2. Tier II accounts are voluntary savings accounts that allow you to withdraw your savings whenever you want. An active Tier I account is a prerequisite to open Tier II. The minimum deposit must be 250 rupees, and the minimum balance on March 31st should be 2000 rupees. Also, since Tier II is a voluntary savings account, the government does not deposit money into Tier II accounts and there is no tax credit for donations. Subscribers can choose PFM and choose an investment plan (active or automatic selection).

NPS Subscriber Services:
The Central Recordkeeping agency provides subscribers with the following IT and system services:
  1. SMS notification: subscriber registration, debit/debit unit of subscriber account, amount of subscriber account (quarterly), withdrawal
  2. Email notification: Subscriber registration, per subscriber account credit/cancellation, subscriber data change, meeting data and everyone else Activities related to subscriber data, complaint resolution and resolution, and recalls.
  3. Centralized Complaints Management System (CGMS) with predefined deadlines to handle complaints related to various services.
  4. Periodic integrated SOT (Statement of Transactions).
  5. Awareness-raising programs for subscribers from various locations and centers.
  6. Subscribers can log in to the CRA system through their I-PIN and update their mobile phone number and email address
  7. Subscribers can change their I-Pin through the OTP process.

NPS Contribution Investments:
Your contributions are passed to pension funds for investments in various types of assets according to the investment guidelines established from time to time by the authority. The current fee is divided into three pension funds (PF) ( SBI Private Limited Pension Limited, UTI Retirement Solutions Limited and LIC Pension Fund Limited) which are invested in each pension fund according to the investment guidelines issued by the office in the form of a circular:

PFRDA/2015/16/PFM/7 dated 03-06-2015 from June 10, 2015, applies to the following asset classes:
  1. Government securities and related investments (up to 50%
  2. Debt instruments and related investments (up to 45%);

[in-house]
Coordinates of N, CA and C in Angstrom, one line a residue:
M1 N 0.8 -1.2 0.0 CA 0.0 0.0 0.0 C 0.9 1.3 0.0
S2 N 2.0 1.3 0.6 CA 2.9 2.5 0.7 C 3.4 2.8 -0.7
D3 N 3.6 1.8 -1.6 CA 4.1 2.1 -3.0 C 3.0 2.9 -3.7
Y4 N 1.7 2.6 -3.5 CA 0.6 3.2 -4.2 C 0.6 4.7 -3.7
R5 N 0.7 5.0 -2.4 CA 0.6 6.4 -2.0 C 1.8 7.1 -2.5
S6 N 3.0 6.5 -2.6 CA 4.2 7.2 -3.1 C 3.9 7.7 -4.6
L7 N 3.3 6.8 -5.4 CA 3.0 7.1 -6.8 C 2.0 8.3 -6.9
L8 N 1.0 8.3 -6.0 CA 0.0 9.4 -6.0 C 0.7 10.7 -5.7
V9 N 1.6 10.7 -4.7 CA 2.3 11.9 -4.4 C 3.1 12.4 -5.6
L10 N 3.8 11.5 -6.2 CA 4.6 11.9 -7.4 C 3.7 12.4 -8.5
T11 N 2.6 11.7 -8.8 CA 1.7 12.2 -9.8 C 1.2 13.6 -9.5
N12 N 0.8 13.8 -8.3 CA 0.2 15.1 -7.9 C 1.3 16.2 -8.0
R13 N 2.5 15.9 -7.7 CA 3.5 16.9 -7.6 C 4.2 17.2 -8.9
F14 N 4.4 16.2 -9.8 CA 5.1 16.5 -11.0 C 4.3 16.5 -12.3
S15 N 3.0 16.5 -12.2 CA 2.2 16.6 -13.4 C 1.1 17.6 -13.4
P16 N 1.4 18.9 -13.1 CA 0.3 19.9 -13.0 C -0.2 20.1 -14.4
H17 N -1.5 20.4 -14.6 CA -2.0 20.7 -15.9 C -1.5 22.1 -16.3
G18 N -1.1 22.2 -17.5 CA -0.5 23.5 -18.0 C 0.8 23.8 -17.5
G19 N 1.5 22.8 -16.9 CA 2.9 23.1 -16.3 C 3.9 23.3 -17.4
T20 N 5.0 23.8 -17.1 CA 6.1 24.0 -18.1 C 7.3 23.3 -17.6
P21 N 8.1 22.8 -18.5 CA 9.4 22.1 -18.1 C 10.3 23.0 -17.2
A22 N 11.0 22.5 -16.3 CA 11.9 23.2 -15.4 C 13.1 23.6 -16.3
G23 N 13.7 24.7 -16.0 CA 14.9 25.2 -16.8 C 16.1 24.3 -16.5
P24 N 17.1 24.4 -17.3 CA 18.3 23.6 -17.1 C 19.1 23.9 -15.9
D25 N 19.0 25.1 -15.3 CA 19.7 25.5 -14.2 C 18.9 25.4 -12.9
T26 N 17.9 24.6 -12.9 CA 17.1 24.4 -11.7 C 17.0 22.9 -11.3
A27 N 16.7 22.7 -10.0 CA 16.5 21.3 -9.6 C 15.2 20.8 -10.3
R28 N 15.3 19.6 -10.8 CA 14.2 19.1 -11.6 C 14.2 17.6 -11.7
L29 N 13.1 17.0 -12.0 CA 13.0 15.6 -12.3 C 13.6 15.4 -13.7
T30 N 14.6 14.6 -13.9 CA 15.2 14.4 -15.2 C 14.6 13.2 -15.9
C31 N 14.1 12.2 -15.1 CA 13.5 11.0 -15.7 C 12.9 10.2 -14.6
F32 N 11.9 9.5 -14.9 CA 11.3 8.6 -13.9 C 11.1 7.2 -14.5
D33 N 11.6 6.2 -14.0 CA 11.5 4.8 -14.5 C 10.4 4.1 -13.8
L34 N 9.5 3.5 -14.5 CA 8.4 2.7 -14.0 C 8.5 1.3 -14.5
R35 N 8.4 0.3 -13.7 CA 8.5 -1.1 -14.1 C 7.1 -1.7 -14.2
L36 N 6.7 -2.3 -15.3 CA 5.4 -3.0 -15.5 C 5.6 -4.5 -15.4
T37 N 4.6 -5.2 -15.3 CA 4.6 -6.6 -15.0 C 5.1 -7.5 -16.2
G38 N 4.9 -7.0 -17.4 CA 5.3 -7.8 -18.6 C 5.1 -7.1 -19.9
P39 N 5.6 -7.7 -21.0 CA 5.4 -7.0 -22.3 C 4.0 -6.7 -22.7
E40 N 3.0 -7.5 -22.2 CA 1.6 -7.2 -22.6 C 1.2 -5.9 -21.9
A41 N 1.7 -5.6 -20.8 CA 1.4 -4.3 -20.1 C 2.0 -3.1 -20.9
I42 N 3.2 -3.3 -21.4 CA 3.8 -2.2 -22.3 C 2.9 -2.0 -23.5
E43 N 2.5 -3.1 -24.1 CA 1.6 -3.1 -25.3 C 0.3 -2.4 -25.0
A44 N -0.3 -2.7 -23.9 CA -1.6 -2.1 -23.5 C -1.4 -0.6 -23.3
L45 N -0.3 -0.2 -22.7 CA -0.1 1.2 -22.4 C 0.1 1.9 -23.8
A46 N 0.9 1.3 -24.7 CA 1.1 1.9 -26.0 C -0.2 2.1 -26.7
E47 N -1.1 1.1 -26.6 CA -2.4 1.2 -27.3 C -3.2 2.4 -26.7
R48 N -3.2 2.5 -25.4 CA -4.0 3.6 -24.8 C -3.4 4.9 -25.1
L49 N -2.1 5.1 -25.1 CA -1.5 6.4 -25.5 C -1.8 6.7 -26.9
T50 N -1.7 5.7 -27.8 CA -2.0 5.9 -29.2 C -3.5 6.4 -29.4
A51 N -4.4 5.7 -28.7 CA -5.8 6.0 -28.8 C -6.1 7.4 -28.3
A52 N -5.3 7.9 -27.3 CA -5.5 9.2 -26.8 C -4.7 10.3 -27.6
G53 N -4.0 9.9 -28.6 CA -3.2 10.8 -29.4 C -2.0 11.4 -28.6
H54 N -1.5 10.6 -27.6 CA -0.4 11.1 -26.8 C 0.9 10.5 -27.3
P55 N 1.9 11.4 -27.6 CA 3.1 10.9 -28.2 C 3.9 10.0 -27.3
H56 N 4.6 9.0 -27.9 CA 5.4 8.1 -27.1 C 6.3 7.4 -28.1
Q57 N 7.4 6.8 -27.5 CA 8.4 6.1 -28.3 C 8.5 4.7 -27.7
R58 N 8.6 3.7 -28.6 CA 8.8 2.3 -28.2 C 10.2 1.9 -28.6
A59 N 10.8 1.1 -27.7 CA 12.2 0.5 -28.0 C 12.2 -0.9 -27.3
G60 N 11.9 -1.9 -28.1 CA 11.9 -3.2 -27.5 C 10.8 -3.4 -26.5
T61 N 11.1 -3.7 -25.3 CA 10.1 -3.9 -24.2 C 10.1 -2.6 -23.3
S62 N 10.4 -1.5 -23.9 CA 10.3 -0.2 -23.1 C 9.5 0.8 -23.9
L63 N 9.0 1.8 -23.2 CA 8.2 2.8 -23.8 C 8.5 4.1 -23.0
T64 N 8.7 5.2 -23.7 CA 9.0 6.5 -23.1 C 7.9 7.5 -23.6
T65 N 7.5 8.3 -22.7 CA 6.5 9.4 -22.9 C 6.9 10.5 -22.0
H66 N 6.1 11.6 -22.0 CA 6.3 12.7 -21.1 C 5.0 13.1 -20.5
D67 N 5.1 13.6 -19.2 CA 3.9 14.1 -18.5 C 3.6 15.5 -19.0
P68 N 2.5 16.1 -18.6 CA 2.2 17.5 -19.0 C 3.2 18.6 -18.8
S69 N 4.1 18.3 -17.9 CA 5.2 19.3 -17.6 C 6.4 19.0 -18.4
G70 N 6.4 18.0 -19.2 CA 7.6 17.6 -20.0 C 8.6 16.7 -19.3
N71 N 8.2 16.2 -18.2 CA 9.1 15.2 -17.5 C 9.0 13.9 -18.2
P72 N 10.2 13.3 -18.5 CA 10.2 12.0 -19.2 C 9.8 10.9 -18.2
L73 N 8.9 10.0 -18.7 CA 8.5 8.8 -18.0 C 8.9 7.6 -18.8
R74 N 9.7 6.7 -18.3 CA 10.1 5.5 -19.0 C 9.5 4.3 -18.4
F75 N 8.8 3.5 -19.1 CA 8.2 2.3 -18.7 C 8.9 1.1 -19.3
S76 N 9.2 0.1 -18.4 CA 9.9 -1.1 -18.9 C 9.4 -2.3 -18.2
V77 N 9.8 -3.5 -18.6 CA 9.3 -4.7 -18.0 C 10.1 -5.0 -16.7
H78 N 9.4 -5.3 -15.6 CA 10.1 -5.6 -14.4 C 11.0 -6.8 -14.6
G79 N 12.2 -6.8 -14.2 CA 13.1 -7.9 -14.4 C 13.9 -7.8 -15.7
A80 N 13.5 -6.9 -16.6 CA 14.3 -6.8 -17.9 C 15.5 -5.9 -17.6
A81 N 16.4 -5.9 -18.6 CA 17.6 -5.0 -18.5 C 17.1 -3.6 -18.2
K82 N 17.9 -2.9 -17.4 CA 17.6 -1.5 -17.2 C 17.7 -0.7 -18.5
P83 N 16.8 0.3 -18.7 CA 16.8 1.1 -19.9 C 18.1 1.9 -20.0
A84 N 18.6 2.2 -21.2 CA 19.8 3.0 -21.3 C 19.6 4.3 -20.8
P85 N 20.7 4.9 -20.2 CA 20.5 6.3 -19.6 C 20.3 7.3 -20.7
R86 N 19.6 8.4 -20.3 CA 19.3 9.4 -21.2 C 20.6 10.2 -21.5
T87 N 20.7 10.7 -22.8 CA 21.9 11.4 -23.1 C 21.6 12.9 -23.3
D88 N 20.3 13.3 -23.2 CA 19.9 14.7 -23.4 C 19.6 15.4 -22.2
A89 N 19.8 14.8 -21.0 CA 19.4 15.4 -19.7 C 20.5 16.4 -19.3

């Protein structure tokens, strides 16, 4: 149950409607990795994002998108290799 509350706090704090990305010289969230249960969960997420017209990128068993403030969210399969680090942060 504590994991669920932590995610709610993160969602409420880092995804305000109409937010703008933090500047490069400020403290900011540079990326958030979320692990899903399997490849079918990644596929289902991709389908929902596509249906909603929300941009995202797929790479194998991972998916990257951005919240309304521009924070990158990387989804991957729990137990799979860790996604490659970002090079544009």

3. Equity and related investments (up to 15%);
  4. Short-term debt instruments and related investments (up to 5%)
  5. Structured funds supported by other assets and investments (miscellaneous investments) (up to 5%).

Transaction Statement (SOT):
Provides information about transactions made in an annuity account. This includes information on grants invested and units allocated during the fiscal year, unit ownership for each PF, and changes in PRAN data. You can access SOT through the CRA website with your I-PIN. The CRA also sends a copy of the SOT annually to your CRA registered mailing address.

Complaint Handling:
You can file a complaint through the CRA call center with a T-PIN or through the CRA website with an I-PIN in the Central Grievance Management System (CGMS). A properly filled out Form G1 (available on the CRA website) can also be sent to the CRA to file a complaint. You can also contact the Nodal office to resolve your complaint. The Nodal officer may file a complaint in CGMS on your behalf. If the complaint is not resolved within 30 days, you can file the complaint with the NPS Trust. If your complaint is not resolved within 30 days of filing with the NPS Trust, you can file a complaint with the Ombudsman.

Some of the common doubts about NPS and their answers:
  1. What are the tax benefits under NPS
    1. Tax Benefit available to Individual: Anyone enrolled in the NPS can claim a tax credit from Section 80 CCD (1) with a total limit of Rs. 1.5 lacs for section 80CCE.